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10 UK bus liveries we really, really miss

First London

The UK bus scene in 2016 is the most colourful you’ll find anywhere in the world. There are some truly stunning liveries to be found adorning vehicles in and around the country’s towns and cities at the moment, but what about those which are no longer with us?

Whether the operator simply went through a rebranding exercise or has sadly been consigned to the dustbin of history, some achingly beautiful liveries have been lost from the streets over the years. Time to take a trip down memory lane…

10. First London

First London TNA33371 (LK53EYO)

Let’s face it, all buses in London look the same these days. It wasn’t always so. First had arguably the most attractive livery of the lot during TfL’s ‘80% red’ era.

9. Wilts & Dorset

Wilts & Dorset Optare Spectra 3120 L120ALJ at Showbus

This past Wilts & Dorset livery is reminiscent of an 80s business suit with its black shoes, white shirt and thinly-lined red tie, complemented of course by a thick, black moustache.

8. First ‘Barbie 2’

First Northampton 38098, J298GNV.

OK, we’ll admit it – we’ve included this one here for sheer comedy value, really. A truly dreadful colour scheme which First used throughout the 2000s to single out its oldest, most dilapidated vehicles purely for the purpose of making them look even older and more dilapidated.

7. Blackpool Transport

Leyland Atlantean/East Lancs 353 UHG353Y Blackpool Transport

A timeless green and cream classic coupled with that unmistakably unique logo, adorning Atlanteans, Olympians and Optare Deltas in many forms throughout its reign. How about bringing it back for 2016?

6. Mainline

25. KWA 25W: Mainline

Mainline’s bold, brash red and yellow certainly stood out against the backdrop of the Steel City.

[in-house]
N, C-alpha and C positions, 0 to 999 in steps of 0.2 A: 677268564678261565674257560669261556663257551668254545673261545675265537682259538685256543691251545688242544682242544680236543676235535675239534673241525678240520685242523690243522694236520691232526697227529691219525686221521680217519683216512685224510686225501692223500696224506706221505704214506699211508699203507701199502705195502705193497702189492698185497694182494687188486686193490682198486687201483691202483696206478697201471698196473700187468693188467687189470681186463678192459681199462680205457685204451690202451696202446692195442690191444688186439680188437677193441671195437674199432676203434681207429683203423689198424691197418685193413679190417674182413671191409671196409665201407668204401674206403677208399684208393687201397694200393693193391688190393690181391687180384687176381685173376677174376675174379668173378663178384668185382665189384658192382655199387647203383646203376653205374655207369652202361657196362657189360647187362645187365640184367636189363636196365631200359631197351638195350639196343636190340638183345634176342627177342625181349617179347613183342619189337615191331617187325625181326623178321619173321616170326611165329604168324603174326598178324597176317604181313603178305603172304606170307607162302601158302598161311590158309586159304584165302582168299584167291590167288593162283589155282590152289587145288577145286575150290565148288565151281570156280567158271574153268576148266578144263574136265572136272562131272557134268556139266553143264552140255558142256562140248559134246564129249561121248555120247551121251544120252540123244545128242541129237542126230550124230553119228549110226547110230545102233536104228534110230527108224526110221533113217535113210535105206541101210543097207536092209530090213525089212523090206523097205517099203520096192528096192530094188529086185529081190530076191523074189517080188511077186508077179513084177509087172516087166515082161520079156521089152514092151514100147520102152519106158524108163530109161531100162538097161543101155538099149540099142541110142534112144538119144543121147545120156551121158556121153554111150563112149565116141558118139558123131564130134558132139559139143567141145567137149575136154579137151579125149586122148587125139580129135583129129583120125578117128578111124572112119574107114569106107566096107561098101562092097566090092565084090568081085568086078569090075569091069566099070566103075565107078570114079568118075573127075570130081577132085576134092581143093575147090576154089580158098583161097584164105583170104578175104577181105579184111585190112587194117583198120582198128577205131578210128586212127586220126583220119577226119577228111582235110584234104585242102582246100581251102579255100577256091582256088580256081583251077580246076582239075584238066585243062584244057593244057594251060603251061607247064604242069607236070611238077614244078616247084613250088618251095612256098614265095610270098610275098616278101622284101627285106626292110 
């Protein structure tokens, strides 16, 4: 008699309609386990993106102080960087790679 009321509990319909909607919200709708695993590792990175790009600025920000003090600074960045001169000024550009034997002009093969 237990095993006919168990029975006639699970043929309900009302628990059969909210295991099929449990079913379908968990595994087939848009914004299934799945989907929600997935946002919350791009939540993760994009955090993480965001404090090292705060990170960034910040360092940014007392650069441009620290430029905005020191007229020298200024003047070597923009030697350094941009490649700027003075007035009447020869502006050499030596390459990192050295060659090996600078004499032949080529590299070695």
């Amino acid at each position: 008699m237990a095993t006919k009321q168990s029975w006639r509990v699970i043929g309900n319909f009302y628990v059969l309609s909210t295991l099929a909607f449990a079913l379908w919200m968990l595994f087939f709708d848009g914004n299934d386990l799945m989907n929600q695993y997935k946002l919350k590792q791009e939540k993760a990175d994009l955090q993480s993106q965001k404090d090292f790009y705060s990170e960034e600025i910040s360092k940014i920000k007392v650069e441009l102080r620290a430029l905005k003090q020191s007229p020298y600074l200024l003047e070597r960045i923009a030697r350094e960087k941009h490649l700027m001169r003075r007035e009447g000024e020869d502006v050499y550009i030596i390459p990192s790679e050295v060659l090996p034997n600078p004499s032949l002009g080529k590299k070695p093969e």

5. Harrogate & District

Harrogate & District 2953

Local, recognisable identity at its best; a real Yorkshire institution pictured here during the red and cream years.

4. Badgerline

1988-04-10 BNE 737N Daimler Fleetline-Northern Counties 72 of Badgerline, Bath

Badger badger badger badger badger badger, mushroom mushroom

3. North Western

North Western Leyland Olympian / ECW 607 (A146OFR)

It’s said that no two North Western vehicles ever had the same livery applied, because nobody could quite decide on the angle of the white band across the front which had the job of separating those bold, contrasting red and blue colours. Compare a few shots on Flickr and you’ll see what we mean…

2. Stagecoach Stripes

Stagecoach stripes in the sun...

The one we all miss unanimously and arguably want to see back the most. Long live Stagecoach stripes.

1. GM Buses, Manchester

8697 - A697HNB

Harking back to the days of GM Buses and SELNEC before it, orange is a colour which will be forever associated with Manchester, but is sadly no more. Oh, how we miss it.

So, that’s our ‘top 10’ – which liveries would make your list? We’d love to know – write in the comments below, or drop us a tweet @transportdsn.

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12 Responses

  1. Marc

    How about Northumbria buses (now part of Arriva)? East Midland/Mansfield & District/Frontrunner pre-Stagecoach ownership? Northern bus? London & Country?

  2. Andrew

    First Eastern National green & yellow, Western National with the red & blue ‘flags’ down the side. Blackpool Transport’s Metro Coastlines scheme, London & Country…

  3. Pingback : 10 UK bus liveries we really, really love - Transport Designed.

  4. John Ashmore

    Love the league tables! One livery that goes even further back that always looks simple but distinctive, was the traditional ‘argyle blue’ and cream of Blue Bus Services (Tailby and George) of Willington Derby. This was a class above most fleet liveries of the time, and was distinctive and classy. In the 60’s it wasn’t fussy, and didn’t have to shout out ‘look at me’, you just did look, and felt reassured that there was ‘a good bus company’. Even rear engined double deckers looked properly proportioned in the colours then, and the colour mix would still stand out with current vehicle designs, obviously with the help of the current small crop of design specialists in the field.

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